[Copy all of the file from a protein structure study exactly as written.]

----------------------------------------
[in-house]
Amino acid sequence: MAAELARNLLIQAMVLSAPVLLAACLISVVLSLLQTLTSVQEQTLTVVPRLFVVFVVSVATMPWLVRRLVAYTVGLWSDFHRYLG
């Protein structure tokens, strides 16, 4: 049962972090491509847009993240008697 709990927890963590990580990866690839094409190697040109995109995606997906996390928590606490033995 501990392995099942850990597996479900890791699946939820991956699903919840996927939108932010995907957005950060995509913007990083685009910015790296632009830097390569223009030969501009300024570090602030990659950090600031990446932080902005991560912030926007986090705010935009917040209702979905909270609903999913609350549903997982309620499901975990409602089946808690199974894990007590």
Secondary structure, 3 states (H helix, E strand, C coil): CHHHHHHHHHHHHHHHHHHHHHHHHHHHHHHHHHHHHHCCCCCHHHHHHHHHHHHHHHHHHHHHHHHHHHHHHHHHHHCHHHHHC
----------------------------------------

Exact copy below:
[in-house]
Amino acid sequence: MAAELARNLLIQAMVLSAPVLLAACLISVVLSLLQTLTSVQEQTLTVVPRLFVVFVVSVATMPWLVRRLVAYTVGLWSDFHRYLG
């Protein structure tokens, strides 16, 4: 049962972090491509847009993240008697 709990927890963590990580990866690839094409190697040109995109995606997906996390928590606490033995 501990392995099942850990597996479900890791699946939820991956699903919840996927939108932010995907957005950060995509913007990083685009910015790296632009830097390569223009030969501009300024570090602030990659950090600031990446932080902005991560912030926007986090705010935009917040209702979905909270609903999913609350549903997982309620499901975990409602089946808690199974894990007590």
Secondary structure, 3 states (H helix, E strand, C coil): CHHHHHHHHHHHHHHHHHHHHHHHHHHHHHHHHHHHHHCCCCCHHHHHHHHHHHHHHHHHHHHHHHHHHHHHHHHHHHCHHHHHC